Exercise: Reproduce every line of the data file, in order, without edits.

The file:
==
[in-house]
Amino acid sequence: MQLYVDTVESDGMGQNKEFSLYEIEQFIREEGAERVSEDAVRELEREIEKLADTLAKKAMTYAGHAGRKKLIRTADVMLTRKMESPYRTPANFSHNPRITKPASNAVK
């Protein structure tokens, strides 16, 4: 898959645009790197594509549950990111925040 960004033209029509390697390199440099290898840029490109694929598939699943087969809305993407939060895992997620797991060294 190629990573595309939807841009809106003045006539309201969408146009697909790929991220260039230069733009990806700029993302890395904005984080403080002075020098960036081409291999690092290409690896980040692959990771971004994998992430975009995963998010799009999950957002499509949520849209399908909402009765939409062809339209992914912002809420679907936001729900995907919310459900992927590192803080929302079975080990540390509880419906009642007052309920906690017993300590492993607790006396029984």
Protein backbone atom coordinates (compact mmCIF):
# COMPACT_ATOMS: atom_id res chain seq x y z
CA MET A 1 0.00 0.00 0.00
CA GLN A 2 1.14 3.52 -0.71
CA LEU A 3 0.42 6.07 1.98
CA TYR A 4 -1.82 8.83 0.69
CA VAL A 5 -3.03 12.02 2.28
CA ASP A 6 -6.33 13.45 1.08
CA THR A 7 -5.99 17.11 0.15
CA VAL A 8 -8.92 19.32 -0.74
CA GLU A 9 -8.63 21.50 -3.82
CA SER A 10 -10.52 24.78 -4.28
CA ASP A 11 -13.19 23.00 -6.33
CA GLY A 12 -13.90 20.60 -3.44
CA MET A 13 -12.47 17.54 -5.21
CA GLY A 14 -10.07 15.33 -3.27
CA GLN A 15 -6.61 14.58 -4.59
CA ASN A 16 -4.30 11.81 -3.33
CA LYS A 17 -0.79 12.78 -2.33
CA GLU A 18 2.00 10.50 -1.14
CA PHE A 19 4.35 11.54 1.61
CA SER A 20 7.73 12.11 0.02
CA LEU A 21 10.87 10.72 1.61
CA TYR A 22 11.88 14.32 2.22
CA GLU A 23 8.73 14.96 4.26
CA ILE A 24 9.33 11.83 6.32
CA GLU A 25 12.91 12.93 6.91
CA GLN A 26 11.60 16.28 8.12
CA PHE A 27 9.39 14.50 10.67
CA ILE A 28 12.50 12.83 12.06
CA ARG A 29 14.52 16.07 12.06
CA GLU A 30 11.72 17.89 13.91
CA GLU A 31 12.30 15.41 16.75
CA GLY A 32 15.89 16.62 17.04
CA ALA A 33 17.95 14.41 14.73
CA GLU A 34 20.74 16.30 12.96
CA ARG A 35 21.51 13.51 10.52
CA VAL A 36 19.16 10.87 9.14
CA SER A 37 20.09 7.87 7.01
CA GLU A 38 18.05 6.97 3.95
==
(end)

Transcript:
[in-house]
Amino acid sequence: MQLYVDTVESDGMGQNKEFSLYEIEQFIREEGAERVSEDAVRELEREIEKLADTLAKKAMTYAGHAGRKKLIRTADVMLTRKMESPYRTPANFSHNPRITKPASNAVK
């Protein structure tokens, strides 16, 4: 898959645009790197594509549950990111925040 960004033209029509390697390199440099290898840029490109694929598939699943087969809305993407939060895992997620797991060294 190629990573595309939807841009809106003045006539309201969408146009697909790929991220260039230069733009990806700029993302890395904005984080403080002075020098960036081409291999690092290409690896980040692959990771971004994998992430975009995963998010799009999950957002499509949520849209399908909402009765939409062809339209992914912002809420679907936001729900995907919310459900992927590192803080929302079975080990540390509880419906009642007052309920906690017993300590492993607790006396029984």
Protein backbone atom coordinates (compact mmCIF):
# COMPACT_ATOMS: atom_id res chain seq x y z
CA MET A 1 0.00 0.00 0.00
CA GLN A 2 1.14 3.52 -0.71
CA LEU A 3 0.42 6.07 1.98
CA TYR A 4 -1.82 8.83 0.69
CA VAL A 5 -3.03 12.02 2.28
CA ASP A 6 -6.33 13.45 1.08
CA THR A 7 -5.99 17.11 0.15
CA VAL A 8 -8.92 19.32 -0.74
CA GLU A 9 -8.63 21.50 -3.82
CA SER A 10 -10.52 24.78 -4.28
CA ASP A 11 -13.19 23.00 -6.33
CA GLY A 12 -13.90 20.60 -3.44
CA MET A 13 -12.47 17.54 -5.21
CA GLY A 14 -10.07 15.33 -3.27
CA GLN A 15 -6.61 14.58 -4.59
CA ASN A 16 -4.30 11.81 -3.33
CA LYS A 17 -0.79 12.78 -2.33
CA GLU A 18 2.00 10.50 -1.14
CA PHE A 19 4.35 11.54 1.61
CA SER A 20 7.73 12.11 0.02
CA LEU A 21 10.87 10.72 1.61
CA TYR A 22 11.88 14.32 2.22
CA GLU A 23 8.73 14.96 4.26
CA ILE A 24 9.33 11.83 6.32
CA GLU A 25 12.91 12.93 6.91
CA GLN A 26 11.60 16.28 8.12
CA PHE A 27 9.39 14.50 10.67
CA ILE A 28 12.50 12.83 12.06
CA ARG A 29 14.52 16.07 12.06
CA GLU A 30 11.72 17.89 13.91
CA GLU A 31 12.30 15.41 16.75
CA GLY A 32 15.89 16.62 17.04
CA ALA A 33 17.95 14.41 14.73
CA GLU A 34 20.74 16.30 12.96
CA ARG A 35 21.51 13.51 10.52
CA VAL A 36 19.16 10.87 9.14
CA SER A 37 20.09 7.87 7.01
CA GLU A 38 18.05 6.97 3.95